Journal article Open Access

Olanzapine-Associated Diabetes Mellitus

Koller, Elizabeth A.; Doraiswamy, P. Murali

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      <creatorName>Koller, Elizabeth A.</creatorName>
      <givenName>Elizabeth A.</givenName>
      <creatorName>Doraiswamy, P. Murali</creatorName>
      <givenName>P. Murali</givenName>
    <title>Olanzapine-Associated Diabetes Mellitus</title>
    <date dateType="Issued">2002-07-01</date>
  <resourceType resourceTypeGeneral="Text">Journal article</resourceType>
    <alternateIdentifier alternateIdentifierType="url"></alternateIdentifier>
    <relatedIdentifier relatedIdentifierType="DOI" relationType="IsIdenticalTo">10.1592/phco.22.11.841.33629</relatedIdentifier>
    <rights rightsURI="">Creative Commons Zero v1.0 Universal</rights>
    <rights rightsURI="info:eu-repo/semantics/openAccess">Open Access</rights>
    <description descriptionType="Abstract">Study Objective. To explore the clinical characteristics of hyperglycemia in patients treated with olanzapine.

Design. Retrospective, epidemiologic survey of spontaneously reported adverse events related to olanzapine therapy.

Setting. Government‐affiliated drug evaluation center.

Patients. Two hundred thirty‐seven patients with olanzapine‐associated diabetes or hyperglycemia.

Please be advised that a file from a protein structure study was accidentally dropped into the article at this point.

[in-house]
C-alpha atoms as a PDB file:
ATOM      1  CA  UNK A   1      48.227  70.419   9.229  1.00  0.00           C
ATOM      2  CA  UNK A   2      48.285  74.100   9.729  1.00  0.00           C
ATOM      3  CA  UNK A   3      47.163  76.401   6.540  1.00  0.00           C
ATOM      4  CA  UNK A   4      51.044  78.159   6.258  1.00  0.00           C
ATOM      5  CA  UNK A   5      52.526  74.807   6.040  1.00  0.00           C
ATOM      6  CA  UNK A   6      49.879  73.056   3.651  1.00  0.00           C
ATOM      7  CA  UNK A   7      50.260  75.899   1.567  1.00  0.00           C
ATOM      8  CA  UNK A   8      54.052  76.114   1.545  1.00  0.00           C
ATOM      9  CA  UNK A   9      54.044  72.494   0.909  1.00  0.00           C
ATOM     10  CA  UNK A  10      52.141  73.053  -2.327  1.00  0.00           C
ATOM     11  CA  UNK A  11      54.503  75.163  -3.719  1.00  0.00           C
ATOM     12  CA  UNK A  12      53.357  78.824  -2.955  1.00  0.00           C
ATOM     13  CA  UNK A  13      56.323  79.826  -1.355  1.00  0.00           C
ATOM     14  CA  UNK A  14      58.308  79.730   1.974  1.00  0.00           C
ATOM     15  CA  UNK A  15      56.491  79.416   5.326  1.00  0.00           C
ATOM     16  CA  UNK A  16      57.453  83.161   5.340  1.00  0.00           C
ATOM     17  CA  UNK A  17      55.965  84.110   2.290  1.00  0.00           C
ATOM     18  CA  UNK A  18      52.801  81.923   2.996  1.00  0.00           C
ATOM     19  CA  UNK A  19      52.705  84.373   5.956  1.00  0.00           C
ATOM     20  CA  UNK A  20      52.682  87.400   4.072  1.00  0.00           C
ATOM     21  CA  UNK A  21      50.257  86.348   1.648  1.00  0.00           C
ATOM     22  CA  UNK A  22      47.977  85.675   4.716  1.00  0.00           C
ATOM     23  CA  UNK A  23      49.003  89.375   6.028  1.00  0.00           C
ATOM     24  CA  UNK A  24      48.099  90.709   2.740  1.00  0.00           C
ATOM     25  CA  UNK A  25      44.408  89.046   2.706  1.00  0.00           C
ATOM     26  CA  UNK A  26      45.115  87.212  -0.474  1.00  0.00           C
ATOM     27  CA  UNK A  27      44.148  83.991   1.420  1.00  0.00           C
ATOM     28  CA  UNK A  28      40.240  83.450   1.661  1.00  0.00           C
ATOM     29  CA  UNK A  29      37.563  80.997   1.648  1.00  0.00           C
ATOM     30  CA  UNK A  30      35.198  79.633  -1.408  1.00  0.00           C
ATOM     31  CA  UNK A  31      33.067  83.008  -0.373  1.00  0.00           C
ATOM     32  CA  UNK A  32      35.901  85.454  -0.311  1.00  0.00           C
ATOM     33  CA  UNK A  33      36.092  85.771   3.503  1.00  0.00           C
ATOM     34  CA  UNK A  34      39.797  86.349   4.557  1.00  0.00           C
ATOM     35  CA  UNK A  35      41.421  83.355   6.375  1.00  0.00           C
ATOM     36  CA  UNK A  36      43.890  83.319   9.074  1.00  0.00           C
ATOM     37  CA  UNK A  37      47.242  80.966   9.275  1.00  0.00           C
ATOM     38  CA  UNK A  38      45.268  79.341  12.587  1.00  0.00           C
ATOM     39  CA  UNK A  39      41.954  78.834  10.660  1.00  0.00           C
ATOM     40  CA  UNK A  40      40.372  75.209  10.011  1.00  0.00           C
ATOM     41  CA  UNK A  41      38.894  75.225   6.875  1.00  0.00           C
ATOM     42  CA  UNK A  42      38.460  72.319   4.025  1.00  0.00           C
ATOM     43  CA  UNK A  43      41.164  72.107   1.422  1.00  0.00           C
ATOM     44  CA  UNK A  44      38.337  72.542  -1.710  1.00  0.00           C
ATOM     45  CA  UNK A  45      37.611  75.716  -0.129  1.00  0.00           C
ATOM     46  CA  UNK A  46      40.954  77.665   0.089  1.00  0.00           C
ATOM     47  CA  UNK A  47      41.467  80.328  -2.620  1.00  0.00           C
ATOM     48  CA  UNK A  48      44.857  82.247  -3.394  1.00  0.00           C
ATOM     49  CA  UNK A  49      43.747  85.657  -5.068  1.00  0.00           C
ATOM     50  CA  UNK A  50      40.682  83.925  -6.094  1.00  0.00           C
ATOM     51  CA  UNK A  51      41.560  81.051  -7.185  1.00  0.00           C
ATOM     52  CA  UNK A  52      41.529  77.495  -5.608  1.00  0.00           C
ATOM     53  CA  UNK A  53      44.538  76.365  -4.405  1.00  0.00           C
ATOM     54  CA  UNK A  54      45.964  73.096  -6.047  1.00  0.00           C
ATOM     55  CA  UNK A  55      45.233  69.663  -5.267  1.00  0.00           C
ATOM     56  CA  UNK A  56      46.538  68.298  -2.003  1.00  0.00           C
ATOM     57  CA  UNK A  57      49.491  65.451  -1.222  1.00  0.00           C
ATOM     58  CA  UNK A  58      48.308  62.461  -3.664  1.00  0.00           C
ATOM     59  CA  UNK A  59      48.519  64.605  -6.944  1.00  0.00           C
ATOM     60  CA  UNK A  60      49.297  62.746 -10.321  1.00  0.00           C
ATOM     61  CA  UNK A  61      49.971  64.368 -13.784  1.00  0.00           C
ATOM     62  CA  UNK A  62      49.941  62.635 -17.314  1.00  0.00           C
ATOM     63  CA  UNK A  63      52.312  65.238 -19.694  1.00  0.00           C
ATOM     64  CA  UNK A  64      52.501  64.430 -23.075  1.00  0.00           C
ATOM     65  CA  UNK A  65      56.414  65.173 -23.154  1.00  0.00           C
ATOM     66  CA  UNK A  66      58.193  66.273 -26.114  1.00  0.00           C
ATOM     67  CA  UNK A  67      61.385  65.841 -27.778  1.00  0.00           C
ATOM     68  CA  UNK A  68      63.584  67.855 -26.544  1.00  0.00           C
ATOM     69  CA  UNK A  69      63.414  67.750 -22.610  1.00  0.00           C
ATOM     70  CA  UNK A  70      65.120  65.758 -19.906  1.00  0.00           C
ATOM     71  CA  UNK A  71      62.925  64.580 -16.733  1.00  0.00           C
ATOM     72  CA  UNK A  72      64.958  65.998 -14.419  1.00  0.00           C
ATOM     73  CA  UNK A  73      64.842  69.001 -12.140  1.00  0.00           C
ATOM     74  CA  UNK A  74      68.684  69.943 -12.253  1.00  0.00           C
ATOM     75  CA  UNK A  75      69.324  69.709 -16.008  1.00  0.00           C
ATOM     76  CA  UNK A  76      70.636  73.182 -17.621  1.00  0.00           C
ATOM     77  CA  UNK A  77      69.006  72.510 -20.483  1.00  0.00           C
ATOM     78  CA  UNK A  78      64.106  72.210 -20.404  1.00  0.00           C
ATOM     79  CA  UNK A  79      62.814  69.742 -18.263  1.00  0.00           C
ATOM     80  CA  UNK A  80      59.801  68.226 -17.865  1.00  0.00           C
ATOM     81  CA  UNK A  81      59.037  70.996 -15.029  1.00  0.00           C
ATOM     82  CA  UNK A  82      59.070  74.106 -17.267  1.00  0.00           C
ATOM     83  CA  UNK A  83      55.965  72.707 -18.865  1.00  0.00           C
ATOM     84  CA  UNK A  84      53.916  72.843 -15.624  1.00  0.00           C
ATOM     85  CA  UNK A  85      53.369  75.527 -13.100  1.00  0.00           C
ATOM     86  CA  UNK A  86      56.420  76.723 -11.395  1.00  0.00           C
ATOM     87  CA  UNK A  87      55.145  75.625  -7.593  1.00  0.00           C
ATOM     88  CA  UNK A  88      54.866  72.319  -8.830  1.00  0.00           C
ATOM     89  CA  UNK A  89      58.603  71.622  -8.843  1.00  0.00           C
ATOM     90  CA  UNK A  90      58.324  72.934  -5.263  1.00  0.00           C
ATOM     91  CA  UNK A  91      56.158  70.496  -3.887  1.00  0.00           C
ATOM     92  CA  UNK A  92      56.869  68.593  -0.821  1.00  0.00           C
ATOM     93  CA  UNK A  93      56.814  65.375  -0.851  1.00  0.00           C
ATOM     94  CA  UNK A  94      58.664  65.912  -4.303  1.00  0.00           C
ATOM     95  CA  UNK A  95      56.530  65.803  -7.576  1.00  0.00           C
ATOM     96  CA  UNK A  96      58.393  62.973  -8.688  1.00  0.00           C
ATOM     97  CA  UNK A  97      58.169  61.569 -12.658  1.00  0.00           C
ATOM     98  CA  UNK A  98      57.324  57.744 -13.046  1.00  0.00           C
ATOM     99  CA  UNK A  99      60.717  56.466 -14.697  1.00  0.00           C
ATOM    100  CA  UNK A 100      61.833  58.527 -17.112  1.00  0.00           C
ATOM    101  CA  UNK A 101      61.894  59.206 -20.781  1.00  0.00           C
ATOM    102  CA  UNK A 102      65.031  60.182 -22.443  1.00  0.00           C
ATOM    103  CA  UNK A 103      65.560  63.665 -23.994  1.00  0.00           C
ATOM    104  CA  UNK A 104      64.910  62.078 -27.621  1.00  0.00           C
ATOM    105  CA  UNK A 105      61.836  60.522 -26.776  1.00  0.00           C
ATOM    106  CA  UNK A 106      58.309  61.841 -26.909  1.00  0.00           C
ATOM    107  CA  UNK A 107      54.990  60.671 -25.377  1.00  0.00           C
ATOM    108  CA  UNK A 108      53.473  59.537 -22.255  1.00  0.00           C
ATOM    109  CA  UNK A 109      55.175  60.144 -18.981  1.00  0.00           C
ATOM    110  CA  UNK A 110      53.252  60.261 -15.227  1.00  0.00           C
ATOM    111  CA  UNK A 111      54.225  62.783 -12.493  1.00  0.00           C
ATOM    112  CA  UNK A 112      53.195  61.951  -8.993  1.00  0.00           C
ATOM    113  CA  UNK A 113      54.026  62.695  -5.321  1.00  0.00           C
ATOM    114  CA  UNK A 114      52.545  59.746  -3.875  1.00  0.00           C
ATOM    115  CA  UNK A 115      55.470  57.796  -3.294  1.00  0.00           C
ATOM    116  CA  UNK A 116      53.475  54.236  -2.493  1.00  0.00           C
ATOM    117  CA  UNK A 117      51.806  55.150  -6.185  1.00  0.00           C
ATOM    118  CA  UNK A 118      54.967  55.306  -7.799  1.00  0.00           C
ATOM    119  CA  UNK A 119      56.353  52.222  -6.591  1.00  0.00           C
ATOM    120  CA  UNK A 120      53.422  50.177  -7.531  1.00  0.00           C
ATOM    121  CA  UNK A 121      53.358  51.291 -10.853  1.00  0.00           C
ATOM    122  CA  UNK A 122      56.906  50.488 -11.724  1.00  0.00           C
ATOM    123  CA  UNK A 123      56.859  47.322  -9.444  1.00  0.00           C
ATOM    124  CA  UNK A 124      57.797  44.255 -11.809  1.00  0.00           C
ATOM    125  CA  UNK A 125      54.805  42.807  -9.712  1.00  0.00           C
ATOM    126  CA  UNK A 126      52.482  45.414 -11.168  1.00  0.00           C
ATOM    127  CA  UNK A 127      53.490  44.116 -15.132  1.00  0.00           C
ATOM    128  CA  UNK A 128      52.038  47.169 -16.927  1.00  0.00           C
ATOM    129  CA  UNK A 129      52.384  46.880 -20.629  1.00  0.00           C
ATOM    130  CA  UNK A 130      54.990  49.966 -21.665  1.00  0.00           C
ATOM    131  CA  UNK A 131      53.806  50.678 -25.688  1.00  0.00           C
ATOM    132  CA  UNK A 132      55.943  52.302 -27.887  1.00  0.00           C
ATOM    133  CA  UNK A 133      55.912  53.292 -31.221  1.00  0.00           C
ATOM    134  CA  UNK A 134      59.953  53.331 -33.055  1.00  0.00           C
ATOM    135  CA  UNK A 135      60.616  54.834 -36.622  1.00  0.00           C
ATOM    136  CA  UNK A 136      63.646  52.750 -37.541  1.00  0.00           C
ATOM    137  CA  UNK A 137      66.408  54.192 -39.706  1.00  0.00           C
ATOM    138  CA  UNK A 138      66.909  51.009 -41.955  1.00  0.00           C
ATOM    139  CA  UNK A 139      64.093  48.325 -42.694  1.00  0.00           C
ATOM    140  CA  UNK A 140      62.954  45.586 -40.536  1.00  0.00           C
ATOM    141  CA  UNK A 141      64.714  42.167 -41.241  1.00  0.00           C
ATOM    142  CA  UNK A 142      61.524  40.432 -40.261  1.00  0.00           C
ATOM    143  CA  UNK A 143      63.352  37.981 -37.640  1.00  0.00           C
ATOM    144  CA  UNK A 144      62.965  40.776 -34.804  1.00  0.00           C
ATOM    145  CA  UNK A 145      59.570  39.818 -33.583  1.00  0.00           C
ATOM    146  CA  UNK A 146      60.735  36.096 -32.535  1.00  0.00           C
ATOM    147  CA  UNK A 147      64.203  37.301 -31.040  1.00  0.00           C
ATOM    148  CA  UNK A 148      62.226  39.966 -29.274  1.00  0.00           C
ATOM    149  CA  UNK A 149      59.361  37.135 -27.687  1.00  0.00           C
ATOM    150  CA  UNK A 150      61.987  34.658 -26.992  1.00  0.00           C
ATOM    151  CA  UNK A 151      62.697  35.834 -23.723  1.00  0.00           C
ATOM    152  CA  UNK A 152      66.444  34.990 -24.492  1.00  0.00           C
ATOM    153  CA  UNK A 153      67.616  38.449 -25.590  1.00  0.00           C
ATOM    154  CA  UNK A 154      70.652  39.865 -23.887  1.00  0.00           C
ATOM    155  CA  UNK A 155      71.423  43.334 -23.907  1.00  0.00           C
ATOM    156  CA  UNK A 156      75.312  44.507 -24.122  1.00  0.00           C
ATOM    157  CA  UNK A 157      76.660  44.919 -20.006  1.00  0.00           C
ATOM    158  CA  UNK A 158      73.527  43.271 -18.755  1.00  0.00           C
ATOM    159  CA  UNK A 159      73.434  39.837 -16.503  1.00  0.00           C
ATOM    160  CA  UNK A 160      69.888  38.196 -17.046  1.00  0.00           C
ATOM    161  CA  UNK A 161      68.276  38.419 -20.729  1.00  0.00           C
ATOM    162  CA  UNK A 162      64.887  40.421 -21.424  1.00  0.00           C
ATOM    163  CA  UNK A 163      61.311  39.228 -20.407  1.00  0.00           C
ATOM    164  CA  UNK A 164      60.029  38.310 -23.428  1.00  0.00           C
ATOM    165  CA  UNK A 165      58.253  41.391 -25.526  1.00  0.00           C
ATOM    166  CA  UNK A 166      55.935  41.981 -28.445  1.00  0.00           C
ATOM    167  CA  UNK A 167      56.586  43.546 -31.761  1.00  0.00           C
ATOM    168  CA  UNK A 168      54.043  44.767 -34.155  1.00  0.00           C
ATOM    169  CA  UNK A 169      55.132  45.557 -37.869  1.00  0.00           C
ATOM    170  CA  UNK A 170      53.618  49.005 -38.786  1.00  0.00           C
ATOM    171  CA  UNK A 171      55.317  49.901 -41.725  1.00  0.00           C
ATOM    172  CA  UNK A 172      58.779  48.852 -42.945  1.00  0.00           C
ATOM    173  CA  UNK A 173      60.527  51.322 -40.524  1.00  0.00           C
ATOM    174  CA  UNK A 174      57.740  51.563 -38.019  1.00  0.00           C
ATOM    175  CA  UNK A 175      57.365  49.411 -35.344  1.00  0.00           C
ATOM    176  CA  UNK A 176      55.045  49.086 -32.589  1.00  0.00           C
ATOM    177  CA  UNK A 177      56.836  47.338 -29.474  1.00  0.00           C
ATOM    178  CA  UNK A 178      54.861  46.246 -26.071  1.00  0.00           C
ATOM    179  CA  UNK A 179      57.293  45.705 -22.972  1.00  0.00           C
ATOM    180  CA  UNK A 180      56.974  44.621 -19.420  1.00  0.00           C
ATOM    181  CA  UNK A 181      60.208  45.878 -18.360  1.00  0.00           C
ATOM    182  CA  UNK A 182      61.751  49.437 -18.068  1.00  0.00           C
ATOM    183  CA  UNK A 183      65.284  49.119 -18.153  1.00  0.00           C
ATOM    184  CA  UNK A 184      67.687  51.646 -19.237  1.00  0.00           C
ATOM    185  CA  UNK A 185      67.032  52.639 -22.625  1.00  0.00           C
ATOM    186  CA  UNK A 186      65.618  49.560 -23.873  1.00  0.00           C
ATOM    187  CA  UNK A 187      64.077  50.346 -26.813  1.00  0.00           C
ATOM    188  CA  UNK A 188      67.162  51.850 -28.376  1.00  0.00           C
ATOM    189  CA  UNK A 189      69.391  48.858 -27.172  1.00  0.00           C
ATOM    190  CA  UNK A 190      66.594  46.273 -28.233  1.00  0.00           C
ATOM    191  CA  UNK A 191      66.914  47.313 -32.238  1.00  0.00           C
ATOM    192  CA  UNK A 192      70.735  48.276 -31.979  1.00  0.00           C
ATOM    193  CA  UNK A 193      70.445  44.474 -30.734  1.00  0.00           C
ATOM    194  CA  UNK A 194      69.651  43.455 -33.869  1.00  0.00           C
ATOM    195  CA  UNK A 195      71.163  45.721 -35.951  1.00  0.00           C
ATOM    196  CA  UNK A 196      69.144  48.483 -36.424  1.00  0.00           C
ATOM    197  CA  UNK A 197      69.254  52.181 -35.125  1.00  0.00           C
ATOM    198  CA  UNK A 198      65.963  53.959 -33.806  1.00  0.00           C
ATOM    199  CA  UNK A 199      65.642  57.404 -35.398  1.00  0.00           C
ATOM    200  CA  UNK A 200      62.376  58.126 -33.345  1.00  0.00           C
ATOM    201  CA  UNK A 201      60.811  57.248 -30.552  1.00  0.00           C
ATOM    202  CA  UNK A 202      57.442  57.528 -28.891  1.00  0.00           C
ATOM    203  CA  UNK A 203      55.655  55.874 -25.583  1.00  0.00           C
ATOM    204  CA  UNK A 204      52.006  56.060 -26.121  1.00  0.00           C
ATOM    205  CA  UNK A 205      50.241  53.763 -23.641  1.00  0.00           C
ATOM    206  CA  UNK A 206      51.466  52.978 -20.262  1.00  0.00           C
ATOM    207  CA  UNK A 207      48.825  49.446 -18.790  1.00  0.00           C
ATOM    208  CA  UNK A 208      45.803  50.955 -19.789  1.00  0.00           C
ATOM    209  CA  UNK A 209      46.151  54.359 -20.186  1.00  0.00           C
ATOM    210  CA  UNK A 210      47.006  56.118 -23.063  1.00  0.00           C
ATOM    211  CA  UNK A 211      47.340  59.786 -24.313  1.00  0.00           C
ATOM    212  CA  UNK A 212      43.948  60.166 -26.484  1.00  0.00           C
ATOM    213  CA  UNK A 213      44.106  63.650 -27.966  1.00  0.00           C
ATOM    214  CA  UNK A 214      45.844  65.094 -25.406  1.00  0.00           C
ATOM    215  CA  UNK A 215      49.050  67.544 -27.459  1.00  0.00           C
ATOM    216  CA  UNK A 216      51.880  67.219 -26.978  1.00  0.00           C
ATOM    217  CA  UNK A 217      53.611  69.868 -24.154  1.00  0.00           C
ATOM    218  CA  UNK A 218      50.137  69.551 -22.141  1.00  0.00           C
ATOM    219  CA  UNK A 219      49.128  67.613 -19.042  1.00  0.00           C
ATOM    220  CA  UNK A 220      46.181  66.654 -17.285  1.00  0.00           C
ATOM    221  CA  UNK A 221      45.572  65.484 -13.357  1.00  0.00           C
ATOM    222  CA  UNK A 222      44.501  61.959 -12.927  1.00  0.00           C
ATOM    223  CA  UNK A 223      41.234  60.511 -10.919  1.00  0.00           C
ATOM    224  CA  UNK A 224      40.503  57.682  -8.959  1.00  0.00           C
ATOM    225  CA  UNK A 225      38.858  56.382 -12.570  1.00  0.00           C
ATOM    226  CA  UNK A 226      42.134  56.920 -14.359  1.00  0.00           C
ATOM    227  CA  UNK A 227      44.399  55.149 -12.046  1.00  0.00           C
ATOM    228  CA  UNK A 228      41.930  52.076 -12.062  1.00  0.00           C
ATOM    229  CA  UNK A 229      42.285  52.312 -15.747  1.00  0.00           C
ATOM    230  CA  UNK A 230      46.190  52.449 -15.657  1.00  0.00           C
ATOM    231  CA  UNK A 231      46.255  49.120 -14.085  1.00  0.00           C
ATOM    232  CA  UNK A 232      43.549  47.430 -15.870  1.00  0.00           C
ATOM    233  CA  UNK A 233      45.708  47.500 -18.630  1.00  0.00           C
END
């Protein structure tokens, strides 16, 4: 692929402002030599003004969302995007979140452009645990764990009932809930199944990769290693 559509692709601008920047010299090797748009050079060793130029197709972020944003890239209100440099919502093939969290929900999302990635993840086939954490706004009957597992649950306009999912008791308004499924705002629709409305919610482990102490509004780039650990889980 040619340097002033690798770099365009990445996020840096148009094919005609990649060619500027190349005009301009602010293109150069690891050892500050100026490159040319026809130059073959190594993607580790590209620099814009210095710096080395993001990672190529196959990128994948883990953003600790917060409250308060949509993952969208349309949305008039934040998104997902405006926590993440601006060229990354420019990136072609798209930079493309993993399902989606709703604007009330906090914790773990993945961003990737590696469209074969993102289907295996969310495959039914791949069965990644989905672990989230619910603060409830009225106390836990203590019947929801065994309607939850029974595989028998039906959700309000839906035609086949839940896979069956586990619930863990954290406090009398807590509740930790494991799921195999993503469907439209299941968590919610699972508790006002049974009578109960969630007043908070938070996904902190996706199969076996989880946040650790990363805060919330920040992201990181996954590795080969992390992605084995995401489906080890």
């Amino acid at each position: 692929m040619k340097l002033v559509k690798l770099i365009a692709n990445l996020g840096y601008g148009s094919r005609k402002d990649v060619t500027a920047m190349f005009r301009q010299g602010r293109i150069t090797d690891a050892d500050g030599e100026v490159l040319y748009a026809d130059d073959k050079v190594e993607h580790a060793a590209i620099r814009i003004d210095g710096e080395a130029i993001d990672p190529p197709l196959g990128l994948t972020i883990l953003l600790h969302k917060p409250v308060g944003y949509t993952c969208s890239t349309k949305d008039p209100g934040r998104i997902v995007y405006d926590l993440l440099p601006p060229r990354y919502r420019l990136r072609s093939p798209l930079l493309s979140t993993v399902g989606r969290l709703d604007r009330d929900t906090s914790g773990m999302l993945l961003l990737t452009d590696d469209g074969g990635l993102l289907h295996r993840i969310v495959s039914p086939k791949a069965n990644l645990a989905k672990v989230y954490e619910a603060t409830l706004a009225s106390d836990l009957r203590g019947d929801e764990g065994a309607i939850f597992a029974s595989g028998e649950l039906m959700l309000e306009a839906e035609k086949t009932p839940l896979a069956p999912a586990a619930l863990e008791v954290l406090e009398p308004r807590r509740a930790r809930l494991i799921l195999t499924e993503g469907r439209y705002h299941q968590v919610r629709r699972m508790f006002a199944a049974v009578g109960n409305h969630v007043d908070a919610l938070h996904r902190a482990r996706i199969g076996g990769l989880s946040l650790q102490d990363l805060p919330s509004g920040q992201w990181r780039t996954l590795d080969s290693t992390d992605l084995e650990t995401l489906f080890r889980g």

Intervention. One hundred ninety‐six cases from January 1994‐May 15, 2001, were identified with the United States Food and Drug Administration's MedWatch Drug Surveillance System, and 41 cases published through May 15, 2001, were identified with MEDLINE or through meeting abstracts.

Measurements and Main Results. Of the 237 cases, 188 were new‐onset diabetes, 44 were exacerbations of preexistent disease, and 5 could not be classified. Mean patient age for newly diagnosed cases was 40.7 ± 12.9 years and male:female ratio was 1.8. Seventy‐three percent of all cases of hyperglycemia appeared within 6 months of start of olanzapine therapy. Eighty patients had metabolic acidosis or ketosis, 41 had glucose levels of 1000 mg/dl or greater, and 15 patients died. When olanzapine was discontinued or the dosage decreased, 78% of patients had improved glycemic control. Hyperglycemia recurred in 8 of 10 cases with rechallenge.

Conclusions. Number of reports, temporal relationship to start of olanzapine therapy, relatively young age, and improvement on drug withdrawal suggest that olanzapine may precipitate or unmask diabetes in susceptible patients.</description>
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